coronary angiogram | Dr Raghu

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Doctors use various diagnostic tests to assess cardiac health and diagnose conditions like coronary artery disease and heart failure. While a coronary angiogram is commonly used to identify these conditions, your doctor can prescribe other tests like CT coronary angiography. 

In our previous blogs, you can read more about the use cases and risks of coronary angiography. In this article, we’ll delve deeper into CT coronary angiography and understand why it’s crucial for people with cardiac ailments.

What Is CT Coronary Angiography?

CT coronary angiography is a type of CT scan that uses special dyes to evaluate the heart’s blood vessels. It can detect blockages in the coronary arteries that supply blood to the heart. It can identify blockages that are too small for other methods, such as a regular angiogram or an electrocardiogram (ECG), to pick up.

CT Coronary Angiography

A CT coronary angiography scan aims to find any abnormal areas in your coronary arteries that could be causing stenosis (narrowing) or occlusion (blockage). It helps doctors identify underlying heart-related ailments and determine the right course of treatment.

How Does CT Coronary Angiography Work?

The test is usually done in a hospital or clinic. To begin with, the doctor or radiologist will start an intravenous (IV) line to administer the contrast dye. As the contrast flows through your veins, it will appear on the scan as bright white areas on a black background. It’ll help the doctor see your heart and coronary arteries.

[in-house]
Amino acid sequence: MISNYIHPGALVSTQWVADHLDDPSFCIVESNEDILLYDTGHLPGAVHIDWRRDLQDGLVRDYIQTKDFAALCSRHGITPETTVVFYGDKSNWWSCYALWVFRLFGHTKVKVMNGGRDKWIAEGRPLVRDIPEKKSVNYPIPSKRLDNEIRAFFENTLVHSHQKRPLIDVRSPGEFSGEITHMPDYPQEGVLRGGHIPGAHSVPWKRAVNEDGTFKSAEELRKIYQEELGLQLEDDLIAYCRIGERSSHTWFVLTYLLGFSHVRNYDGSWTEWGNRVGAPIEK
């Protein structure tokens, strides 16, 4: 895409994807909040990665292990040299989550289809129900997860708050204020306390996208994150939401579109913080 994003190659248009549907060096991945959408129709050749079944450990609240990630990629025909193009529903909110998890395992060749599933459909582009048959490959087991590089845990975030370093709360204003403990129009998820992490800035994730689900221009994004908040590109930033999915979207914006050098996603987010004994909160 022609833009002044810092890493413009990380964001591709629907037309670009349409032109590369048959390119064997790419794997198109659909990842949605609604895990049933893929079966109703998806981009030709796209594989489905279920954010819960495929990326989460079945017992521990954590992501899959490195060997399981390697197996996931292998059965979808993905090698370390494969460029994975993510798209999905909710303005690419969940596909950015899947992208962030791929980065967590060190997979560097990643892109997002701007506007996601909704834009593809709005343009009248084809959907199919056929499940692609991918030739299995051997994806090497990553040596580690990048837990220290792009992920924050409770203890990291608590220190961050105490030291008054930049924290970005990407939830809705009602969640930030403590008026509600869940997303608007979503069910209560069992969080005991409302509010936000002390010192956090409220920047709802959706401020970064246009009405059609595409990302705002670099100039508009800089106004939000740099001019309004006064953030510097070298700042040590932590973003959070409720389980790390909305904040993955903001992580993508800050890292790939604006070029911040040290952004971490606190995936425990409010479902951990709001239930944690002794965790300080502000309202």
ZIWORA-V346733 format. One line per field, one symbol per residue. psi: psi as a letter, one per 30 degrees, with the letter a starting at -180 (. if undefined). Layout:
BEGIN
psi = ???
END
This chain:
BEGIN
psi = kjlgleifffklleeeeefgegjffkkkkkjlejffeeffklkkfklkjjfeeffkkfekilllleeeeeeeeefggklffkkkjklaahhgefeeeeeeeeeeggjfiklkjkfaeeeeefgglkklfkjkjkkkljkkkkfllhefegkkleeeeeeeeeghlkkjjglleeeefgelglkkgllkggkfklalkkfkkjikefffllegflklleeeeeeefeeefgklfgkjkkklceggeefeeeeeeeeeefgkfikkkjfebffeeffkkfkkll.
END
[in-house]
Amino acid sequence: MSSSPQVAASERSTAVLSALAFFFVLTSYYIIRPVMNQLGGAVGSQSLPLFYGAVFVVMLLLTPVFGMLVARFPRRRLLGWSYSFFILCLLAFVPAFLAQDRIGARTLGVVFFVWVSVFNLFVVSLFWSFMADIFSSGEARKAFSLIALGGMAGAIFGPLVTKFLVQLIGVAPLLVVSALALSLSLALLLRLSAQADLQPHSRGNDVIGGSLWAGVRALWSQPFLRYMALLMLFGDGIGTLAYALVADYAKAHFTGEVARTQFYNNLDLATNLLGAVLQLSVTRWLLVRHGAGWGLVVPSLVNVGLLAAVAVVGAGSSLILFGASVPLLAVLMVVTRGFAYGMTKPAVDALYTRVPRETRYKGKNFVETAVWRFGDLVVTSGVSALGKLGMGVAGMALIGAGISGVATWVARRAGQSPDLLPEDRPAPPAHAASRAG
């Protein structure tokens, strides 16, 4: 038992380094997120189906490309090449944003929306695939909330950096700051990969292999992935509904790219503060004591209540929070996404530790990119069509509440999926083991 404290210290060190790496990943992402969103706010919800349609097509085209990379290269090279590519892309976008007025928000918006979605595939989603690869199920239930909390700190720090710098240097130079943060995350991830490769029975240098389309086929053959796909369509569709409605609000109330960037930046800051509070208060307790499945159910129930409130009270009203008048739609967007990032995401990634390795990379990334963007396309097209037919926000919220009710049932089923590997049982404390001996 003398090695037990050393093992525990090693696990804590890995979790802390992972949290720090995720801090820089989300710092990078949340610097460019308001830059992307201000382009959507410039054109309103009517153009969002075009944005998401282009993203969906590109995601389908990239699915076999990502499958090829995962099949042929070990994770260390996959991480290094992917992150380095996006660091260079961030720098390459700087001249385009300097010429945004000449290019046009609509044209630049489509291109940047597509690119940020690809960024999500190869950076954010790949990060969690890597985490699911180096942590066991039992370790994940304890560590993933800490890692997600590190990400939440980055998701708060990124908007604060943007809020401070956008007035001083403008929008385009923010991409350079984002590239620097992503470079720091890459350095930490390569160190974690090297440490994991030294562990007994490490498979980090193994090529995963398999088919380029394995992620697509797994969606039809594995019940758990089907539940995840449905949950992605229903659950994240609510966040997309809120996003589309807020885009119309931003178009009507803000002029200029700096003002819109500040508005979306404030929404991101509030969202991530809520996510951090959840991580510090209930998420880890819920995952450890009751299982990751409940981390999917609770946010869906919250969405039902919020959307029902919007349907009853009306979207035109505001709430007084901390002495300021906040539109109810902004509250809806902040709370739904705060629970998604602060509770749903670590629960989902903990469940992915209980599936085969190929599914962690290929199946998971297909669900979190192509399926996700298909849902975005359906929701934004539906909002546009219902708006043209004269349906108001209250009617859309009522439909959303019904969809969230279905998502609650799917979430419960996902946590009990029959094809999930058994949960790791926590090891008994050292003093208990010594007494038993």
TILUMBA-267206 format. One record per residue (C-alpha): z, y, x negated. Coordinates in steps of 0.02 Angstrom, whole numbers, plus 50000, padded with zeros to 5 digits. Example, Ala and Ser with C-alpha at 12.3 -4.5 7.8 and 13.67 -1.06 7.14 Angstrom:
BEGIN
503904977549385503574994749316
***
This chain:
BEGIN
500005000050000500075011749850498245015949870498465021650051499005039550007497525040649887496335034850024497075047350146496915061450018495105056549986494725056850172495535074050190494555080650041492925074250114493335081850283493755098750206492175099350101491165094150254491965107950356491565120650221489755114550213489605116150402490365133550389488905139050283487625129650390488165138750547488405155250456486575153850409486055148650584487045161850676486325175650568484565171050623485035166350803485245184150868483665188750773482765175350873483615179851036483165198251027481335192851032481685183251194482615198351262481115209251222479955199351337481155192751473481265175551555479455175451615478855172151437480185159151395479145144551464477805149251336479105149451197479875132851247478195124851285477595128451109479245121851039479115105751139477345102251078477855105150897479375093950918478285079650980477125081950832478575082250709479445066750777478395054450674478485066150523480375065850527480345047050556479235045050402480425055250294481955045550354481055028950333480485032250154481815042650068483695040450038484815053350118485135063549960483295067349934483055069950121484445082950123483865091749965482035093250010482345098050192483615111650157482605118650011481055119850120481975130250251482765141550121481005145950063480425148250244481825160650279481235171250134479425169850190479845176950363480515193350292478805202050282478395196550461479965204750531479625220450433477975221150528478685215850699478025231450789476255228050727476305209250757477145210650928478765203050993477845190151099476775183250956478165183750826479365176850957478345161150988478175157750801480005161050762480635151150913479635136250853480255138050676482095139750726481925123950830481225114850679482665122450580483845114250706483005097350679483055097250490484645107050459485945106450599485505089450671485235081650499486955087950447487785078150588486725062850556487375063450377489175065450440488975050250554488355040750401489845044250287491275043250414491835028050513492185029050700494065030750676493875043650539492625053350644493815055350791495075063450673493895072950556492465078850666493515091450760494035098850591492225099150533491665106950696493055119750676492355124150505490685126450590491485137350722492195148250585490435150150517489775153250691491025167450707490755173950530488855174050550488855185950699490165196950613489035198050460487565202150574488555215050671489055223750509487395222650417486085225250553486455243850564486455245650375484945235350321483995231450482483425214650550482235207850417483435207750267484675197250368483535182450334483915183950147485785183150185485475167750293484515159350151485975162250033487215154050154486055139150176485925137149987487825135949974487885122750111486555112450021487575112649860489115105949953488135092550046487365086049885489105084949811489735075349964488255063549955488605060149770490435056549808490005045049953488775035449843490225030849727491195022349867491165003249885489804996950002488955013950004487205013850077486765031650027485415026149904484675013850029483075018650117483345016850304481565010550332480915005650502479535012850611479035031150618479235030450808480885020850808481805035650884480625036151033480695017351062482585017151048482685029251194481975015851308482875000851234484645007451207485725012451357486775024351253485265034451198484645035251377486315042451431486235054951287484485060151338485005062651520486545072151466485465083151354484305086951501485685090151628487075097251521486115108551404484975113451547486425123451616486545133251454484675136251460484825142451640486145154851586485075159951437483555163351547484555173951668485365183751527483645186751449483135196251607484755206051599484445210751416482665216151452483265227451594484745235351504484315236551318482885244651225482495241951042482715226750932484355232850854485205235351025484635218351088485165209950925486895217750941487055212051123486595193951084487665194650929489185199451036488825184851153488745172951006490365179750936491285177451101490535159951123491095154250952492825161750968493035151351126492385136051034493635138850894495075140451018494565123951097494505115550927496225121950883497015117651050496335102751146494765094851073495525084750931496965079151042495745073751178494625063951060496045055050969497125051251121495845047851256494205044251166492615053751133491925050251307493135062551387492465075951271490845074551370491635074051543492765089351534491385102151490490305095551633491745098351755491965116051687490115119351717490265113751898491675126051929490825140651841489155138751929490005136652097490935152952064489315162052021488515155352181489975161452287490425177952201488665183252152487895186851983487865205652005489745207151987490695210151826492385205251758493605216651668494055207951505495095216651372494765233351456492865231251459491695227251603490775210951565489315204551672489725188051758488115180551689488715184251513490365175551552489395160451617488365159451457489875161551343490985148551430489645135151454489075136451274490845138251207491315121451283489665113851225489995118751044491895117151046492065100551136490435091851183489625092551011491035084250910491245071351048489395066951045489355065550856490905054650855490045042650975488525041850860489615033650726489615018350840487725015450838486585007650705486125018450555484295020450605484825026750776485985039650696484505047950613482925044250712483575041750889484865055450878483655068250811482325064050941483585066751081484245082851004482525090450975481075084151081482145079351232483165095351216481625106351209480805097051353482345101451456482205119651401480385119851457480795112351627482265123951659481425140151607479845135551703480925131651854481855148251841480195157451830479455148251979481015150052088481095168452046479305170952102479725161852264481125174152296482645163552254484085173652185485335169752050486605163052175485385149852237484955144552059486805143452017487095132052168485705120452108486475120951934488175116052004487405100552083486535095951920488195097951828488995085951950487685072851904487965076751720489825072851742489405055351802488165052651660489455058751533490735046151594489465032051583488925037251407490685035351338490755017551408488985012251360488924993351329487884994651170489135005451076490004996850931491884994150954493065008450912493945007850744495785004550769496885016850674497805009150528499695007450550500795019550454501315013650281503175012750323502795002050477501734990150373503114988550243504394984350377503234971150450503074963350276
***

The test usually lasts about 30 minutes to one hour. The CT coronary angiogram procedure involves two scans: one with diastolic blood flow and another with systolic blood flow

When Is CT Coronary Angiography Used?

CT coronary angiography is used to diagnose a heart attack and evaluate blood flow in the heart. Also, doctors use it to detect blockages in arteries that supply blood to the heart muscle.

What Are the Risks of CT Coronary Angiography?

While CT coronary angiography is a non-invasive and safe procedure, it can cause the following side effects:

  • You may have an allergic reaction to the contrast dye.
  • Your body will be exposed to high levels of radiation, which can increase your risk of developing cancer.
  • You might have to pay out of pocket because the test isn’t always covered by insurance.
  • You might experience more anxiety and stress if the scans indicate blockages in your arteries.

What Should I Expect When Having CT Coronary Angiography?

If you are planning to get a CT coronary angiography, you should be prepared for the following:

  • The radiologist will ask you to change into a hospital gown.
  • The radiologist will give you an injection of a contrast dye.
  • You will lie on a table, and the table will move into the CT scanner.
  • The scan is painless and takes about 20 minutes.

Conclusion

CT coronary angiography is a painless and safe test that can help determine if you have blocked arteries. If you have chest pain, you should consider getting the test done as soon as possible because it may save your life.

Dr. C Raghu is a renowned cardiologist with decades of experience. He specializes in interventional cardiology and has treated thousands of patients with cardiac ailments. If you or anyone you know is experiencing symptoms like chest pain, breathlessness, palpitations, etc., reach out to Dr. Raghu today.

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      What Is Coronary Angiography?

      Coronary angiography is a procedure that uses X-rays to visualize and inspect arteries. It shows if there are any blocked arteries and how well your heart muscle is working.

      During this procedure, a catheter is inserted into an artery in your arm or groin and advanced into one of your coronary arteries. Thereafter, contrast dye is injected into the coronary artery to make it visible on X-ray images.